Sunday, March 25, 2018

Thoughts on Parkland on Palm Sunday

Love is stronger than death.  Tragedy will not have the last word in human history.  That, for Christians, sums up the meaning of Holy Week.

With Palm Sunday at hand, young people made a triumphal entry into Jerusalem (a.k.a. Washington, D.C.) this weekend, the seat of a corrupt, monied and brutal state, calling for an end to violence and bearing a message of idealism and hope.  The crowds (a.k.a.the national media) adored them, throwing palms and welcoming them with shouts of Hosanna.  

Meanwhile, Herod and Pilate knew who controlled the legions, and knew how easily the multitudes of voters could be distracted by other spectacles.  “What is truth?” asked jesting PIlate.  To him, it was all fake news.  

The chronology is not quite right.  That old story ended in crucifixion, in one man’s blameless blood being spilled.  This revised version began with the slaughter of innocents as seventeen students in Florida were gunned down by the fusillade of an AR-15.  The narratives agree in this much, however: for no good reason, there was a massacre, and the authorities treated it as business as usual.  

Jesus was executed as an enemy of the state: a threat to existing structures of power and privilege.  Crucifixion, in the Roman Empire, was a sentence reserved solely for the crime of sedition or inciting insurrection against the hegemony.  

The students who led rallies across America yesterday to ban assault-style weapons are likewise receiving death threats.  How many more will have to die before their demands for non-violent change are made effective?  With school shootings almost weekly, no one knows.  The answer is probably too many.  

We can take heart, though, in knowing that resistance is not futile.  The good news  of Easter is that goodness has power.  Decency and kindness may suffer temporary setbacks, may even seem to perish entirely, but will resurrect in the peoples’ struggles for justice and dreams of peace.  In the words of eighteen year old Parkland survivor Emma Gonzalez, “"if all our government and President can do is send thoughts and prayers, then it's time for victims to be the change that we need to see.”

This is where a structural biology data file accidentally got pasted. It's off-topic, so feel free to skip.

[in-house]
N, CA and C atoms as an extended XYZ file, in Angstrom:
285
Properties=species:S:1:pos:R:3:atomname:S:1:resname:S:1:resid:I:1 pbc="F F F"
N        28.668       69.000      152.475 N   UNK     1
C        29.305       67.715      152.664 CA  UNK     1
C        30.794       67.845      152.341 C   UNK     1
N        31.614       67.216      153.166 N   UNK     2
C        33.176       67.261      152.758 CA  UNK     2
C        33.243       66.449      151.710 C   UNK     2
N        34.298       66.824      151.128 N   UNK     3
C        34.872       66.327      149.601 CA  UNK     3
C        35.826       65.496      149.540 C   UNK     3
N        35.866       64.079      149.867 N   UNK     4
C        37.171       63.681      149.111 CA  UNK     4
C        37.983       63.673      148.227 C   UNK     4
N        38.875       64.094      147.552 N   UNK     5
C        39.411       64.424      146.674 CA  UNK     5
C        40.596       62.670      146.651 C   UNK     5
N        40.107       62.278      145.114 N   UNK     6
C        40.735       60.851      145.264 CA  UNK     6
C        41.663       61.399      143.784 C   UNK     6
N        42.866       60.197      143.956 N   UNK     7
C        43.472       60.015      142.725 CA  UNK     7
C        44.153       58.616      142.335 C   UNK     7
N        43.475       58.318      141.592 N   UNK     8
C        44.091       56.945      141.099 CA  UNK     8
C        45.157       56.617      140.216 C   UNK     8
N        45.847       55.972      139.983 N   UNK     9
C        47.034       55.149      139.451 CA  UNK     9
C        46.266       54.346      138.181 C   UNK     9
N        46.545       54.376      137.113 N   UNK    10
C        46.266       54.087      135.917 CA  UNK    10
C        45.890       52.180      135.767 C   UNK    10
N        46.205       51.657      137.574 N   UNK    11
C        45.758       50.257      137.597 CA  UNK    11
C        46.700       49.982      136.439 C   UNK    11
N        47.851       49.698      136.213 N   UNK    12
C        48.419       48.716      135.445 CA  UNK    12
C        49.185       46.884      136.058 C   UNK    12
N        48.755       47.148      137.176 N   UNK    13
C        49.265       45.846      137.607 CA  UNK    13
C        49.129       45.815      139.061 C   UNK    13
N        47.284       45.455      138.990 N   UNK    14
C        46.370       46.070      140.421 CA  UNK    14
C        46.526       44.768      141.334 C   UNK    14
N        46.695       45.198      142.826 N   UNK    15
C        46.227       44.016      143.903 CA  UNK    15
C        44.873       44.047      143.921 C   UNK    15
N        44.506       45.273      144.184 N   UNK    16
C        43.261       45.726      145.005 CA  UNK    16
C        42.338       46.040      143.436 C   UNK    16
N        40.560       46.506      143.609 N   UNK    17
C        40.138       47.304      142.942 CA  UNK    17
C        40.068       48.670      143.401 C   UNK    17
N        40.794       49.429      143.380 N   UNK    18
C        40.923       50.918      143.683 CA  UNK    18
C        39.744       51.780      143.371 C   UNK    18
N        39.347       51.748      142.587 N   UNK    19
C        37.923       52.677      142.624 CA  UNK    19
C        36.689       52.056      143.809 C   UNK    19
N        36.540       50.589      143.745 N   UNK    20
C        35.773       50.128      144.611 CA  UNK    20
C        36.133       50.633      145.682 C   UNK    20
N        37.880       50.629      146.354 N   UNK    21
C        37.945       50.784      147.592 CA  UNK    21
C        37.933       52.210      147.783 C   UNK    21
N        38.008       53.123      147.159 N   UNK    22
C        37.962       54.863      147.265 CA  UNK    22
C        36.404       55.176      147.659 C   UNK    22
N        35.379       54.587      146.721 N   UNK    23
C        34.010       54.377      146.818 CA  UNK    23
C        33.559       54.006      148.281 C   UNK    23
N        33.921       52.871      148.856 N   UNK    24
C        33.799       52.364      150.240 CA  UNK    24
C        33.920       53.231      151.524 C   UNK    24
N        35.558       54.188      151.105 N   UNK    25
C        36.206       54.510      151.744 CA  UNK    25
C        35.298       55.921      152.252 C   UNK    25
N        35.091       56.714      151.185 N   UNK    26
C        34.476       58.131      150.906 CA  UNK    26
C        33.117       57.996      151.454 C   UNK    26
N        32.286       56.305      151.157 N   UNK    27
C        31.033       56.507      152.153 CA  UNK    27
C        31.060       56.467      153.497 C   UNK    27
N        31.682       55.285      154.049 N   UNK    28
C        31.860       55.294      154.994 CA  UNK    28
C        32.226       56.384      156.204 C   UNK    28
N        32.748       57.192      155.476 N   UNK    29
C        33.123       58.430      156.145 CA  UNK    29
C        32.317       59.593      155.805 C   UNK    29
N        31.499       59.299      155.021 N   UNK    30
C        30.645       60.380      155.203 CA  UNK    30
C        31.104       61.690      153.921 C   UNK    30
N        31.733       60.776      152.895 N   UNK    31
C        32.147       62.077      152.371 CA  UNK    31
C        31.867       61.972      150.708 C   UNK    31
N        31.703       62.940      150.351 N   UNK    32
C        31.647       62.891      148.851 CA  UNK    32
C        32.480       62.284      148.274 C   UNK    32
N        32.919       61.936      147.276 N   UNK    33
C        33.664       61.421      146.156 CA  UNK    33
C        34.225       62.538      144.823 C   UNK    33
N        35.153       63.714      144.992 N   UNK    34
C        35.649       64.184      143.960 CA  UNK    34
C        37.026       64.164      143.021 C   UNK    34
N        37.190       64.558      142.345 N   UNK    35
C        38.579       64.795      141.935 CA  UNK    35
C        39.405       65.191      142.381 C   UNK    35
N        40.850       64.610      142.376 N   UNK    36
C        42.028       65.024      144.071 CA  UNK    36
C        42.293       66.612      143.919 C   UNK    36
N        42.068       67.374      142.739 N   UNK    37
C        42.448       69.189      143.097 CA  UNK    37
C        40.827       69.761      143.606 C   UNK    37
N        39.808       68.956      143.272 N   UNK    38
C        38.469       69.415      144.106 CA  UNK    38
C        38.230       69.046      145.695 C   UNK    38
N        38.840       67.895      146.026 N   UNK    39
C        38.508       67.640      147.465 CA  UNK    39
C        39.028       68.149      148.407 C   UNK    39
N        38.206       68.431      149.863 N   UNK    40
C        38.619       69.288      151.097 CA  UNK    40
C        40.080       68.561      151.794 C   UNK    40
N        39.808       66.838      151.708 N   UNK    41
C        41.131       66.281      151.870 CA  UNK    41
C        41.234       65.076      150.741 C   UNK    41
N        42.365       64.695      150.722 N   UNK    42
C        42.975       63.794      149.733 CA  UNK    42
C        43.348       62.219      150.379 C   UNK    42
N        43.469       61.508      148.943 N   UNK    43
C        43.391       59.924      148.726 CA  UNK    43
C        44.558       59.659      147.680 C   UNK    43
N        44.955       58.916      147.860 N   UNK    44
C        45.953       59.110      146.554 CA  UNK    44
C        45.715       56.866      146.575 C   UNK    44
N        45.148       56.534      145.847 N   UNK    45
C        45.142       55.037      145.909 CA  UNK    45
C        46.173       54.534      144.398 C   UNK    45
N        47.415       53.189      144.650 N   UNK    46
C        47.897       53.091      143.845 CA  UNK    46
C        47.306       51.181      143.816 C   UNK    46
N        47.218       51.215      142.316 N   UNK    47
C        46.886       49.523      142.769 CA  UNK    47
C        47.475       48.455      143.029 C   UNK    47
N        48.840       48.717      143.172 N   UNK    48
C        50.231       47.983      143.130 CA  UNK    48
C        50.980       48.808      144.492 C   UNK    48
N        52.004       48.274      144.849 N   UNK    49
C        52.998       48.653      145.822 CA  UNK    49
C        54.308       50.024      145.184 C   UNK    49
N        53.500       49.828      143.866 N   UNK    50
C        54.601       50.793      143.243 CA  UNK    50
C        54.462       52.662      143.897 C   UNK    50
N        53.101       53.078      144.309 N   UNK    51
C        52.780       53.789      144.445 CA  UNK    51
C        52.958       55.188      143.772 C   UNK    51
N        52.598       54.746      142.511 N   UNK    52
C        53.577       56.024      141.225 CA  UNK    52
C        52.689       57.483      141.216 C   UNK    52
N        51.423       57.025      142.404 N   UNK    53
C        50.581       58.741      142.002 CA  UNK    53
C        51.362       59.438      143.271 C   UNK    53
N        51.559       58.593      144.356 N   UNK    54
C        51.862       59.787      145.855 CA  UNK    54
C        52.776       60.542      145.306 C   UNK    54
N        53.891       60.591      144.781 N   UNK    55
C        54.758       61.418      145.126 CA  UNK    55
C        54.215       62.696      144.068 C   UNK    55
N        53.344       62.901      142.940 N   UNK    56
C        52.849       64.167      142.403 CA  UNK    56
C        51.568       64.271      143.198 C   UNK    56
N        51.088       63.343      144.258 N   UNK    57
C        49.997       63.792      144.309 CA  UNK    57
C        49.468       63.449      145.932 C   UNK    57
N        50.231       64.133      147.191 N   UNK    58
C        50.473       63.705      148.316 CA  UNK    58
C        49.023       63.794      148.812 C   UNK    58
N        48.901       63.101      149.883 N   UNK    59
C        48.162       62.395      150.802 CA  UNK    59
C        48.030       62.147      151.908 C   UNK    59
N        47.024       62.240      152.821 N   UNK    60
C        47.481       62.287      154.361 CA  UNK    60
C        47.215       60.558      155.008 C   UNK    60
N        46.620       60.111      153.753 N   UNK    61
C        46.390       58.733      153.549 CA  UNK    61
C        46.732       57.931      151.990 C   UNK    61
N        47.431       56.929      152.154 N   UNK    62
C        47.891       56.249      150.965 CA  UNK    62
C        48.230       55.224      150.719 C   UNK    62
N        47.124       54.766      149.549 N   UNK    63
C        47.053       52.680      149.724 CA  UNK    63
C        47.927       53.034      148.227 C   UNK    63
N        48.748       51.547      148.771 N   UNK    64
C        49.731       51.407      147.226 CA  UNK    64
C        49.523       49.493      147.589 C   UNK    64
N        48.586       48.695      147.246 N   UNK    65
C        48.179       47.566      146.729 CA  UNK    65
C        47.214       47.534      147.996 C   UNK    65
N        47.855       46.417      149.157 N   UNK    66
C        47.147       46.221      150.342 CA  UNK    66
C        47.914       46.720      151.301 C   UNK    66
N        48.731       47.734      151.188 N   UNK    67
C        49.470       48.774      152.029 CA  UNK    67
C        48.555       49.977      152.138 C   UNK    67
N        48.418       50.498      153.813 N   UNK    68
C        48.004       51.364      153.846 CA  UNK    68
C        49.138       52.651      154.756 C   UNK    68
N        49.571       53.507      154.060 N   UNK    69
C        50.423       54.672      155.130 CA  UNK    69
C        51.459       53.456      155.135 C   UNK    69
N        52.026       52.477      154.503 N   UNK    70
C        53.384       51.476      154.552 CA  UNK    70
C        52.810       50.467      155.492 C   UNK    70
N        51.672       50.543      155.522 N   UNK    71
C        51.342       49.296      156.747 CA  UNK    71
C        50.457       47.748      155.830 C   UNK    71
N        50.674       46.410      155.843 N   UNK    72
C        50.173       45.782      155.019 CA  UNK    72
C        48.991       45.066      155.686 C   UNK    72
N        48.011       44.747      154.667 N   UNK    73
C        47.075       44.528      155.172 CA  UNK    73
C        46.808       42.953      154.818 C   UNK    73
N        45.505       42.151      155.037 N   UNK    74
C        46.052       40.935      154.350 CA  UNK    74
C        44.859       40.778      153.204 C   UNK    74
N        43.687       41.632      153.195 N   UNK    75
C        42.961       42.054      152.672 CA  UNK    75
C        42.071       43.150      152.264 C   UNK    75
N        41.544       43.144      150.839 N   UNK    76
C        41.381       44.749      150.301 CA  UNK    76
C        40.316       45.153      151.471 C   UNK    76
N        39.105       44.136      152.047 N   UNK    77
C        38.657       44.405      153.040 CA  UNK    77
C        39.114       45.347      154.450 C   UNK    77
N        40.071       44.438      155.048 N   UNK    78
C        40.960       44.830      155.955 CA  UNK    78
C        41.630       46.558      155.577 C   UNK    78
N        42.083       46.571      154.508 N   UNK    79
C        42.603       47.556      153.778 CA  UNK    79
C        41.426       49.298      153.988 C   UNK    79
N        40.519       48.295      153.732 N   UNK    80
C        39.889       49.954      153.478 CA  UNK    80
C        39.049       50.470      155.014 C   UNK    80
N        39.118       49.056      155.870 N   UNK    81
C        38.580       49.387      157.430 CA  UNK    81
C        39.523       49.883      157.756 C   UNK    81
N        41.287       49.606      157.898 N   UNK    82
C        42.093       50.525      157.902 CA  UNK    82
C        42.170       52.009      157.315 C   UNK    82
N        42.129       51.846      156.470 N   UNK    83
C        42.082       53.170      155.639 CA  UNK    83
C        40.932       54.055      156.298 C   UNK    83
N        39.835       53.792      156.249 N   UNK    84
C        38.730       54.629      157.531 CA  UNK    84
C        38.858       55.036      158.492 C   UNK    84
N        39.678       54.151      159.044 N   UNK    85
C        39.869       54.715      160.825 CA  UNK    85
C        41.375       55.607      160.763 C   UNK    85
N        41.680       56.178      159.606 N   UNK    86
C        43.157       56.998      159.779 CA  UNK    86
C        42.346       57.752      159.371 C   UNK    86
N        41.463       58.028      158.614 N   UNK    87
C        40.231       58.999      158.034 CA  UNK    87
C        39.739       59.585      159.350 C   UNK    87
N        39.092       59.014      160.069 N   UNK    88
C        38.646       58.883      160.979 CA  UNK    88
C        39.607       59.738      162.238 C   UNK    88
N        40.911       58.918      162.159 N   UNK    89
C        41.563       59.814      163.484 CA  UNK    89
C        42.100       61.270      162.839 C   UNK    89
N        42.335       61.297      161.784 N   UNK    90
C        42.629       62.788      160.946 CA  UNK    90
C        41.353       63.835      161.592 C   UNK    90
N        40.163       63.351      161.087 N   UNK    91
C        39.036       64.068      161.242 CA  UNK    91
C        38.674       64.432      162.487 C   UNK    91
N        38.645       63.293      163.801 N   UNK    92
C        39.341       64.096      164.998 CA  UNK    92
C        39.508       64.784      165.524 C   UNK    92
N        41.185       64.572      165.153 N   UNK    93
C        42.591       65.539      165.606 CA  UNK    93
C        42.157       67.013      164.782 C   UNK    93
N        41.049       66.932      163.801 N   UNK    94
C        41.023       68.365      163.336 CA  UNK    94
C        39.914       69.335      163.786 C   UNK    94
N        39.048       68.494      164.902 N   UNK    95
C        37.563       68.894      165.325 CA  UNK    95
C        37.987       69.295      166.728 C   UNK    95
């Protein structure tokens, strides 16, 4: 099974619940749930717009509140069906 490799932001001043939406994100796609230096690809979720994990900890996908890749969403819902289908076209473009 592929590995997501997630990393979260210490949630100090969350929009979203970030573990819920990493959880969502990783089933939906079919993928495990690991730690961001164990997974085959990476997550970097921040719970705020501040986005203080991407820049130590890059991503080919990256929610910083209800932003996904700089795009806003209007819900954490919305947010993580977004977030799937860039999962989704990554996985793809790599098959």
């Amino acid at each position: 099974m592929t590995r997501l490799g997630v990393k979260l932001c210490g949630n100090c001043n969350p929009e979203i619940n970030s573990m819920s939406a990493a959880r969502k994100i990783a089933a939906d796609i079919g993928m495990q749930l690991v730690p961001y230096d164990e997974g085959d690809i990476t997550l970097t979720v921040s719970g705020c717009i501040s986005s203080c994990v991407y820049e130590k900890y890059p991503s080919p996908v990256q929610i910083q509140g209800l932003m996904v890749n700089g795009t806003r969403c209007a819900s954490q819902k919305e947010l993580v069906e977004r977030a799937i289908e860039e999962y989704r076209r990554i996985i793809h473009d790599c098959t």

Didn’t same prophets who said the promised one would come riding on a colt also proclaim that the children would lead the way? 

Friday, June 19, 2015

Thoughts on Charleston ...

Racism is like a disease or virus.  Hatred festers quietly, incubating in some obscure corner.  And like measles or Ebola we think we have the monster controlled, perhaps even vanquished, until another outbreak reminds us that the sickness is still in our midst and always has been. 

The senseless murder of nine worshipers in an African Methodist Episcopal Church by a young, white supremacist ideologue, Dylan Roof, is a searing reminder that America’s history of racial violence is with us still.  The passing of time, the turning of generations, has not been sufficient to contain the illness.  Racial hate has not been quarantined to the past – to the bad old days of Bull Connor or the KKK – but continues to infect the minds and hearts of even the youngest.

Signs of progress, hopes that the sickness is abating (like the election of an African American president seven years ago) are countered by the clear evidence that microbes of malice continue to multiply.  Indeed, when President Obama opened his White House twitter account for the first time last month and sent a message of goodwill to his countrymen and women, the response was a flood of race-baiting vitriol.  Not only is the disease still active.  It threatens to reach epidemic proportions.